Wood Duck drake finally swam close enough for a decent shot and in decent light, too!

This Wood Duck took quite a while to groom himself before returning to the water.

I enjoyed walking around the lake.

Snowy Egret striding purposefully to the water.

Female Mallard and the petite Snowy Egret.

Across the lake another Snowy Egret.  Notice that a Snowy Egret is not very big compared to a female Mallard.  Non-birders often mistake mature Snowy Egrets for baby egrets when the Snowy is standing next to a Great Egret which is also white. 

This American Robin tilted his head often to the side, listening for yummy bugs in the grass.

A female Mallard with two of her three ducklings.

It was a peaceful relaxing morning of walking and birding.  So if you are thinking about a place to bird in Northern Orange County, try Craig Regional Park.  It is a great place to go birding in Orange County.

External Links and Resources

Craig Regional Park

Friday, April 30, 2010

Ruddy Duck--Oxyura jamaicensis

Male Ruddy Duck in Breeding Plumage at Mason Regional Park . A resident species of Orange County, California.

This is one of my favorite ducks. It is a resident of Orange County California and in fact to North and South America. The tell-tale sign of a raft of sleeping Ruddy Ducks are the stiff tails that jut out of the water. It is only in breeding season in Spring and Summer that the male Ruddy Duck sports a blue bill. At other times, it has a dark, brown bill.

Male Ruddy Duck in non-breeding plumage at Mason Regional Park.

The Ruddy Duck's plumage is also changes with the seasons. While the breeding plumage of the male Ruddy Duck is chestnut brown, it fades to a nondescript brown retaining the dark black cap and white cheek.  The bill becomes dark brown.

Female Ruddy Duck at at Mason Regional Park swimming with her tail down.

The smaller female Ruddy Duck has dark brown plumage and a whitish cheek with a streak from the bill toward the back of the head. 

Ruddy Duck (breeding plumage) in typical sleeping posture. You can see why it is classed with the "stiff-tailed duck" family. Note the ruddy color of the back and sides.   This is where the Ruddy Duck gets its name.

Ruddy Ducks eat aquatic seeds and vegetation.   They also eat small fish crustaceans, and aquatic insect larvae. 

What you often see when you find Ruddy Ducks.  A raft of Ruddy Ducks.

The challenging thing about getting a good look at a Ruddy Duck is that it keeps disappearing below the surface of the water to get those aquatic plants and animals.   Ruddy Ducks are diving ducks.  They don't dabble on the surface like Northern Shovelers, Mallards, or American Wigeons.  They dive and resurface a minute or so later in a different spot.   Just when you think you have it in view, it disappears.  They are much more likely to dive away than fly away.  Their legs which are set farther back on their bodies than Mallards, help to make them strong swimmers, but clumsy when it comes to walking on the land.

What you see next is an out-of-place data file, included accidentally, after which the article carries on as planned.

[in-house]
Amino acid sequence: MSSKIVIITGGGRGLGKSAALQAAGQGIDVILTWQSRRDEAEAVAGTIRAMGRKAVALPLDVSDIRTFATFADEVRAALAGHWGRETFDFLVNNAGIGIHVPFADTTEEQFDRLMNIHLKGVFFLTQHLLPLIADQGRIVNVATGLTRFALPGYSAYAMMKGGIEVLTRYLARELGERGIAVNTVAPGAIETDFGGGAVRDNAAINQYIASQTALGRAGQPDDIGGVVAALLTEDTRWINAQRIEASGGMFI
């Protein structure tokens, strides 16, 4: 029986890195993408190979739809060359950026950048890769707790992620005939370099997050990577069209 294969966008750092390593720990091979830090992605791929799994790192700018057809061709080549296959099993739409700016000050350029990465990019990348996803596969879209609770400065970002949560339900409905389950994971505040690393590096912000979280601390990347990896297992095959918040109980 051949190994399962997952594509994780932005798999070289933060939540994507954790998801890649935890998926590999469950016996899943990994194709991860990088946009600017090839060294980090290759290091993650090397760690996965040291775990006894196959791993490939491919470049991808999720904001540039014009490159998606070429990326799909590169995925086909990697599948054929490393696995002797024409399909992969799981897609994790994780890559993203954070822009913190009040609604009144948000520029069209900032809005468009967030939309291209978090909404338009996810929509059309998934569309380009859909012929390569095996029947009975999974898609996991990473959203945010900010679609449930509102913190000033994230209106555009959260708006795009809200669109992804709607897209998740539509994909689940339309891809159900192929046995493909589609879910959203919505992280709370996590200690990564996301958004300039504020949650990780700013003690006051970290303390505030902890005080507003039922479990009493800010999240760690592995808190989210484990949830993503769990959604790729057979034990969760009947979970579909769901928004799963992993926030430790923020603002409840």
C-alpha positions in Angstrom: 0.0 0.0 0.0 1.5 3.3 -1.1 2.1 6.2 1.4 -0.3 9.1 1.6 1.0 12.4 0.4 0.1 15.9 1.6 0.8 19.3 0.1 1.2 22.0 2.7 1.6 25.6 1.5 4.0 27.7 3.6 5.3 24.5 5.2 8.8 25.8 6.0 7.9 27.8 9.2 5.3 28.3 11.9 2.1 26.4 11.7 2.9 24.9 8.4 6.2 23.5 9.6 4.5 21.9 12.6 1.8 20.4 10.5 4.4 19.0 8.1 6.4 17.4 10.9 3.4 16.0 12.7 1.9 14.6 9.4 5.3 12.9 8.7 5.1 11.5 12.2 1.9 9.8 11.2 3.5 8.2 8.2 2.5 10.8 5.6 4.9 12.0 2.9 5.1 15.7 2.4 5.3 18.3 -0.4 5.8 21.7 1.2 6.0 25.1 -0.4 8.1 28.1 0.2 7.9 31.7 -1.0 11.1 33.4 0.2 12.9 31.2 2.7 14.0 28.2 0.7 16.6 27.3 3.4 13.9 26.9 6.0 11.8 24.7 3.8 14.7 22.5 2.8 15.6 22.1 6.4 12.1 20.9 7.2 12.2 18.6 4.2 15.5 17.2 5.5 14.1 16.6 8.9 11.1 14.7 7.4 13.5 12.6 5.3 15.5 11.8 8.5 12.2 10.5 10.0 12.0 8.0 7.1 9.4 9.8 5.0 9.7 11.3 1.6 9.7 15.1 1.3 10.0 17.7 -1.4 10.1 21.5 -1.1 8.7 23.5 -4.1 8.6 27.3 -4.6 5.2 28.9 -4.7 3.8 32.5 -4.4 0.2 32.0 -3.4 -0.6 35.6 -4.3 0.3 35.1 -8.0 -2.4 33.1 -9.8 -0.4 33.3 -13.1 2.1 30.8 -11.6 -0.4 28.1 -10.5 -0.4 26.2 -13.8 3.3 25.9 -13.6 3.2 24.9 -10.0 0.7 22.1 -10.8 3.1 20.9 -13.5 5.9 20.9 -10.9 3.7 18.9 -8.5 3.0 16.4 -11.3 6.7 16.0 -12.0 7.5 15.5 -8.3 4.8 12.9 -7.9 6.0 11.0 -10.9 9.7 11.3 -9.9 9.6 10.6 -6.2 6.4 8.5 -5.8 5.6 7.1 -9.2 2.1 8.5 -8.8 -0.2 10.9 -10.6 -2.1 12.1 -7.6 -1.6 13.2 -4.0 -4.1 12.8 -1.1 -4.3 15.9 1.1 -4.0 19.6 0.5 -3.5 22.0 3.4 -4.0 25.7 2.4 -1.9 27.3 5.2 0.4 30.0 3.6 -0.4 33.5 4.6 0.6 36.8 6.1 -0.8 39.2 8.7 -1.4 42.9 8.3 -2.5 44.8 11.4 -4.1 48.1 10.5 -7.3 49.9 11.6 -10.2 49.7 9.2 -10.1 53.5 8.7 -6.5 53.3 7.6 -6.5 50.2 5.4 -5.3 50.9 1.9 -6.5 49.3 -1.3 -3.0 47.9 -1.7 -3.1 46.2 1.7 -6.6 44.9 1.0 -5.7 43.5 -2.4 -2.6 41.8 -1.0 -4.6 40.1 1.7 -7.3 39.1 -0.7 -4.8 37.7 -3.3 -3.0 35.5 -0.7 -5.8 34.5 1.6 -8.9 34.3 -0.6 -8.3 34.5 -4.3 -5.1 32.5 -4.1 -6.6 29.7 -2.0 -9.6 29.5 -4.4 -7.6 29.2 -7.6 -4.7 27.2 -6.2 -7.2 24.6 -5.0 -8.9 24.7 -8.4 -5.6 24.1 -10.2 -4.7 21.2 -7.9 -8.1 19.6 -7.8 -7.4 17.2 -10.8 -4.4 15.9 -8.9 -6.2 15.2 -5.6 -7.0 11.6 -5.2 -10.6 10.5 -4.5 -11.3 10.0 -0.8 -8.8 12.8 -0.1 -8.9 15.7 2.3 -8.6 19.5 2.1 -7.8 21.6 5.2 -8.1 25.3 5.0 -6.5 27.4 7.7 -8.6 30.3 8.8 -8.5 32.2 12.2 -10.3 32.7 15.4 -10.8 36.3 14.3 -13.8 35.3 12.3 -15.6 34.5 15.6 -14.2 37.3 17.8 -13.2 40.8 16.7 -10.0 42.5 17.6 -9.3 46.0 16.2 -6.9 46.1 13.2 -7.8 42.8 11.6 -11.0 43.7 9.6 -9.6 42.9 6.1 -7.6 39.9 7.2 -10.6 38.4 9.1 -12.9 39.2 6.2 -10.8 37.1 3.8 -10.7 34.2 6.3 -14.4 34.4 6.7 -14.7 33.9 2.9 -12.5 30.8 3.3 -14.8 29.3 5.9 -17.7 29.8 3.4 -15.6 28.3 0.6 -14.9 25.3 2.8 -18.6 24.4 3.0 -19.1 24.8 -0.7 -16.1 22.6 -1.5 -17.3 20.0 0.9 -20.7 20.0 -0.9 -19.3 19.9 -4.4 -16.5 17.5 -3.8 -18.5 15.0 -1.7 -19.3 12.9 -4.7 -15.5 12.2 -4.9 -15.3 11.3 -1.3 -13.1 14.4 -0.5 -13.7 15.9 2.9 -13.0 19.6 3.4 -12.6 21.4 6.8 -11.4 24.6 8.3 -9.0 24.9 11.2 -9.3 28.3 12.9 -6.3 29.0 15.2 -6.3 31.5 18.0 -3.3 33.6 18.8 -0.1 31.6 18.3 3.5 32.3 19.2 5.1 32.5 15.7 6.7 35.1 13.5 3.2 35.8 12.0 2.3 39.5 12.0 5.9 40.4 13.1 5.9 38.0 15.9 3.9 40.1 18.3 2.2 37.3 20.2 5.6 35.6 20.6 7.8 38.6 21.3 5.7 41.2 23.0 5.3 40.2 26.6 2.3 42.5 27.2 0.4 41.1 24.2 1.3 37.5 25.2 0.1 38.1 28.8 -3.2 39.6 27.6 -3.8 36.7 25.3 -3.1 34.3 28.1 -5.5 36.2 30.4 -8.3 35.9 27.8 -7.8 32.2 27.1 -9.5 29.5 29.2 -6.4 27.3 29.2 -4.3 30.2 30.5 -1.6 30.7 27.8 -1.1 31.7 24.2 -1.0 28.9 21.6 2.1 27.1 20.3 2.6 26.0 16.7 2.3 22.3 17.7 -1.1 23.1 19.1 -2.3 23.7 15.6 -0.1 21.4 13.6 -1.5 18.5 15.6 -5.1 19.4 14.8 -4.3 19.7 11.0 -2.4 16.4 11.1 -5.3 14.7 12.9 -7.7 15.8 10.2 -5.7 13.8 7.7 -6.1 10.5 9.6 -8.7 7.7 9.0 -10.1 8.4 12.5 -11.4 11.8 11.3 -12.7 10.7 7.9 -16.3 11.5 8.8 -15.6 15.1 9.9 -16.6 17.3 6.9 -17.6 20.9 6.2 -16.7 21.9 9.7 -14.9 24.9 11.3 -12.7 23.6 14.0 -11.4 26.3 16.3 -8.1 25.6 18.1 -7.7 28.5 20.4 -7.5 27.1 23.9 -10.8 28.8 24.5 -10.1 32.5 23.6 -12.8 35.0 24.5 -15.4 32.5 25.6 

Male Ruddy Duck

Ruddy Ducks can be found in the Americas.  From North America to South America, Ruddy ducks can be found. in coastal bays, freshwater marshes, natural and man-made lakes, and even ponds.   

Male Ruddy Duck with his bill almost all blue.   He is almost done changing into his breeding plumage.

Though they can be found in both salt and fresh water, they breed only in fresh water.  They are silent except when the Ruddy Duck drake is courting.  He makes some strange unduck like pops and whirrs.  The male puts on quite a show that can go on for hours. 
Male Ruddy Duck almost entirely in his breeding plumage.

 The nest is well hidden.  The female lays eggs in her own nest and other nests she finds in the area.  She doesn't care if they are Ruddy Duck nests or not, she lays eggs in whatever nest strikes her fancy.  Her eggs are the largest compared to body size of any duck in North America.  She is lucky if the male stays through the nesting phase.  Even then he does little to help.  They breed in June through the early part of July. 

Male Ruddy Duck

While we love to see the Ruddy Duck and enjoy this native species presence, it has been introduced in Europe where it is an alien species. Its hybridization with its already threatened European cousin, the White-headed Duck, has caused concern across the pond.  Ruddy Ducks are pretty much despised in Europe and they are attempting to save their own related native White-headed Duck by killing the invasive Ruddy Duck.  They have much the same attitude as many here have regarding the European Starling which was introduced in the 1800s and threatens many of our native birds by its aggression.

"A massive cull of ruddy ducks is about to begin in Europe in an effort to save Spain's white-headed duck. The ruddy duck, a native of North America, is now interbreeding with its close relative. Conservationists say the white-headed duck will soon be wiped out if drastic action isn't taken to stop the sexually precocious invader." National Geographic: Humans Are Driving Birds to Extinction, Group Warns

Ruddy Duck at Mason Regional Park in Irvine, California from OC Birder Girl on Vimeo.

But back at home where he belongs, the Ruddy duck is a part of the habitat and a joy to behold.  Birds should be left where they have created a niche in their native habitat.

So when you are out in the OC, enjoy our native Ruddy Duck in its native habitat--Orange County, California.

External Links and Resources

All About Birds: Ruddy Ducks

The Birds of North America Online

This service is by subscription only,  but they have some previews.  Very good information.

A hunters' organization. Very much conservationists. Good article.  Also see their article on Ruddy Duck courtship.

A European view of the Ruddy Duck which is an invasive species there.

Bird Life: White-headed Duck

The European cousin of the Ruddy Duck that has been endangered by loss of habitat, hunting, and hunter's lead shot, pollution, habitat disturbance, and hybridization with our Ruddy Duck which was introduced in Europe.

Where can you see Ruddy Ducks?

Ruddy ducks can be seen at fresh water lakes, ponds, and at estuaries.  Try these locations: